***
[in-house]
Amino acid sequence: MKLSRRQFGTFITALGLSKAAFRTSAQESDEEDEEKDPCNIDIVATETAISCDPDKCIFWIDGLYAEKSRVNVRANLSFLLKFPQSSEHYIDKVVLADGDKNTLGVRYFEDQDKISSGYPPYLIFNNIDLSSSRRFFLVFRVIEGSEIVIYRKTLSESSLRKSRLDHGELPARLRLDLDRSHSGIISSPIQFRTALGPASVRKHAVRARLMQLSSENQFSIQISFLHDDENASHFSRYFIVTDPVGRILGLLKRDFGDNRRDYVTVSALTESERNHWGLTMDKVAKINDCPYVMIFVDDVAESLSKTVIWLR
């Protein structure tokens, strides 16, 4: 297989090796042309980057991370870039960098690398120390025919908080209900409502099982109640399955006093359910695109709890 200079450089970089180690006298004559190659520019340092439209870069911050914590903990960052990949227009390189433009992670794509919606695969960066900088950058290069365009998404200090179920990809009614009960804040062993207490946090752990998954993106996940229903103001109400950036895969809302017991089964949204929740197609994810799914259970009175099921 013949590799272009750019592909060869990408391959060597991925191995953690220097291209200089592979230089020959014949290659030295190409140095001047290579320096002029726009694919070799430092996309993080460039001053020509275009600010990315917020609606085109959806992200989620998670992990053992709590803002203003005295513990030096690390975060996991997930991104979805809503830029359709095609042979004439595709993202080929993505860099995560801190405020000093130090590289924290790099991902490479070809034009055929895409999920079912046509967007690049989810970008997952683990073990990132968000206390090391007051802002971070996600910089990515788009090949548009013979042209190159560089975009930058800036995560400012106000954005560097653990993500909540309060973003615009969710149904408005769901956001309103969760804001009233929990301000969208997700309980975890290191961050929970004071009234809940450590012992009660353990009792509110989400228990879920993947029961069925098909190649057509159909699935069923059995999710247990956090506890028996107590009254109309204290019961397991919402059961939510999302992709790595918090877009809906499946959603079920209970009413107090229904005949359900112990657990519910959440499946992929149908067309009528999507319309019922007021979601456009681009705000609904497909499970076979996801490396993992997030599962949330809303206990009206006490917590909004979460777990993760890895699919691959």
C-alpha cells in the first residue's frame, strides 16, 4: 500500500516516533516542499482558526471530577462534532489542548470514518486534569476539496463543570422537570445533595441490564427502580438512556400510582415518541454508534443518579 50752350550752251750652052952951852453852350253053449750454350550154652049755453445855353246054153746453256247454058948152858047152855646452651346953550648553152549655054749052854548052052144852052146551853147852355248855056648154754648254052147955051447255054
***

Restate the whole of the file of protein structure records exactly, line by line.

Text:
[in-house]
Amino acid sequence: MKLSRRQFGTFITALGLSKAAFRTSAQESDEEDEEKDPCNIDIVATETAISCDPDKCIFWIDGLYAEKSRVNVRANLSFLLKFPQSSEHYIDKVVLADGDKNTLGVRYFEDQDKISSGYPPYLIFNNIDLSSSRRFFLVFRVIEGSEIVIYRKTLSESSLRKSRLDHGELPARLRLDLDRSHSGIISSPIQFRTALGPASVRKHAVRARLMQLSSENQFSIQISFLHDDENASHFSRYFIVTDPVGRILGLLKRDFGDNRRDYVTVSALTESERNHWGLTMDKVAKINDCPYVMIFVDDVAESLSKTVIWLR
């Protein structure tokens, strides 16, 4: 297989090796042309980057991370870039960098690398120390025919908080209900409502099982109640399955006093359910695109709890 200079450089970089180690006298004559190659520019340092439209870069911050914590903990960052990949227009390189433009992670794509919606695969960066900088950058290069365009998404200090179920990809009614009960804040062993207490946090752990998954993106996940229903103001109400950036895969809302017991089964949204929740197609994810799914259970009175099921 013949590799272009750019592909060869990408391959060597991925191995953690220097291209200089592979230089020959014949290659030295190409140095001047290579320096002029726009694919070799430092996309993080460039001053020509275009600010990315917020609606085109959806992200989620998670992990053992709590803002203003005295513990030096690390975060996991997930991104979805809503830029359709095609042979004439595709993202080929993505860099995560801190405020000093130090590289924290790099991902490479070809034009055929895409999920079912046509967007690049989810970008997952683990073990990132968000206390090391007051802002971070996600910089990515788009090949548009013979042209190159560089975009930058800036995560400012106000954005560097653990993500909540309060973003615009969710149904408005769901956001309103969760804001009233929990301000969208997700309980975890290191961050929970004071009234809940450590012992009660353990009792509110989400228990879920993947029961069925098909190649057509159909699935069923059995999710247990956090506890028996107590009254109309204290019961397991919402059961939510999302992709790595918090877009809906499946959603079920209970009413107090229904005949359900112990657990519910959440499946992929149908067309009528999507319309019922007021979601456009681009705000609904497909499970076979996801490396993992997030599962949330809303206990009206006490917590909004979460777990993760890895699919691959």
C-alpha cells in the first residue's frame, strides 16, 4: 500500500516516533516542499482558526471530577462534532489542548470514518486534569476539496463543570422537570445533595441490564427502580438512556400510582415518541454508534443518579 50752350550752251750652052952951852453852350253053449750454350550154652049755453445855353246054153746453256247454058948152858047152855646452651346953550648553152549655054749052854548052052144852052146551853147852355248855056648154754648254052147955051447255054